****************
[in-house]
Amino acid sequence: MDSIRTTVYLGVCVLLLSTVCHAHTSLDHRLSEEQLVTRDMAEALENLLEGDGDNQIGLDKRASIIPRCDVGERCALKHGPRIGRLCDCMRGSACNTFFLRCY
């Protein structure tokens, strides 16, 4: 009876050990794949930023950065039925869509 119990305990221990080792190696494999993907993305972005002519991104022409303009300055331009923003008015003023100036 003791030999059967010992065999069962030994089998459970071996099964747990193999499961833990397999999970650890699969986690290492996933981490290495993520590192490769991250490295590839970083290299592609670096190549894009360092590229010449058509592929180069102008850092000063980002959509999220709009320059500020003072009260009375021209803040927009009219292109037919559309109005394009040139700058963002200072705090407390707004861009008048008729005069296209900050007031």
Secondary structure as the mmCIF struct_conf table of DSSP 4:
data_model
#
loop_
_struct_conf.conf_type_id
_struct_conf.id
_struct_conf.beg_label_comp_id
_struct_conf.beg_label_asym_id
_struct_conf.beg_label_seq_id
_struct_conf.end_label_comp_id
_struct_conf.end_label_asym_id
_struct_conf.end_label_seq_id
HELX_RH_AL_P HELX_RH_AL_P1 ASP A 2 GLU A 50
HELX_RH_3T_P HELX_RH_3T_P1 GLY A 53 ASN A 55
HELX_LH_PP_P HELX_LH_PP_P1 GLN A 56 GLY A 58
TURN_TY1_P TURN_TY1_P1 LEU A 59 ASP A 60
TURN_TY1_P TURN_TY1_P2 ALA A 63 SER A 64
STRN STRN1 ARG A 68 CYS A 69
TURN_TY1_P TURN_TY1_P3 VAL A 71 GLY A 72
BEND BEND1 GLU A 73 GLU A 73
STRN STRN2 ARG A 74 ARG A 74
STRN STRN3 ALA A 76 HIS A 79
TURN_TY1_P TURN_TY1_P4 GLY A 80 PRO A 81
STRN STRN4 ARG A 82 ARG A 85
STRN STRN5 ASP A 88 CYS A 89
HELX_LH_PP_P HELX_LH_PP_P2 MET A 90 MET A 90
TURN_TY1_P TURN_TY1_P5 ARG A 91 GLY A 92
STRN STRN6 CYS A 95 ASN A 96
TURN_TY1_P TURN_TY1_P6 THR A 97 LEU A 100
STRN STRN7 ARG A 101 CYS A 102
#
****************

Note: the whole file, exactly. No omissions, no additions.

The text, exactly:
[in-house]
Amino acid sequence: MDSIRTTVYLGVCVLLLSTVCHAHTSLDHRLSEEQLVTRDMAEALENLLEGDGDNQIGLDKRASIIPRCDVGERCALKHGPRIGRLCDCMRGSACNTFFLRCY
């Protein structure tokens, strides 16, 4: 009876050990794949930023950065039925869509 119990305990221990080792190696494999993907993305972005002519991104022409303009300055331009923003008015003023100036 003791030999059967010992065999069962030994089998459970071996099964747990193999499961833990397999999970650890699969986690290492996933981490290495993520590192490769991250490295590839970083290299592609670096190549894009360092590229010449058509592929180069102008850092000063980002959509999220709009320059500020003072009260009375021209803040927009009219292109037919559309109005394009040139700058963002200072705090407390707004861009008048008729005069296209900050007031």
Secondary structure as the mmCIF struct_conf table of DSSP 4:
data_model
#
loop_
_struct_conf.conf_type_id
_struct_conf.id
_struct_conf.beg_label_comp_id
_struct_conf.beg_label_asym_id
_struct_conf.beg_label_seq_id
_struct_conf.end_label_comp_id
_struct_conf.end_label_asym_id
_struct_conf.end_label_seq_id
HELX_RH_AL_P HELX_RH_AL_P1 ASP A 2 GLU A 50
HELX_RH_3T_P HELX_RH_3T_P1 GLY A 53 ASN A 55
HELX_LH_PP_P HELX_LH_PP_P1 GLN A 56 GLY A 58
TURN_TY1_P TURN_TY1_P1 LEU A 59 ASP A 60
TURN_TY1_P TURN_TY1_P2 ALA A 63 SER A 64
STRN STRN1 ARG A 68 CYS A 69
TURN_TY1_P TURN_TY1_P3 VAL A 71 GLY A 72
BEND BEND1 GLU A 73 GLU A 73
STRN STRN2 ARG A 74 ARG A 74
STRN STRN3 ALA A 76 HIS A 79
TURN_TY1_P TURN_TY1_P4 GLY A 80 PRO A 81
STRN STRN4 ARG A 82 ARG A 85
STRN STRN5 ASP A 88 CYS A 89
HELX_LH_PP_P HELX_LH_PP_P2 MET A 90 MET A 90
TURN_TY1_P TURN_TY1_P5 ARG A 91 GLY A 92
STRN STRN6 CYS A 95 ASN A 96
TURN_TY1_P TURN_TY1_P6 THR A 97 LEU A 100
STRN STRN7 ARG A 101 CYS A 102
#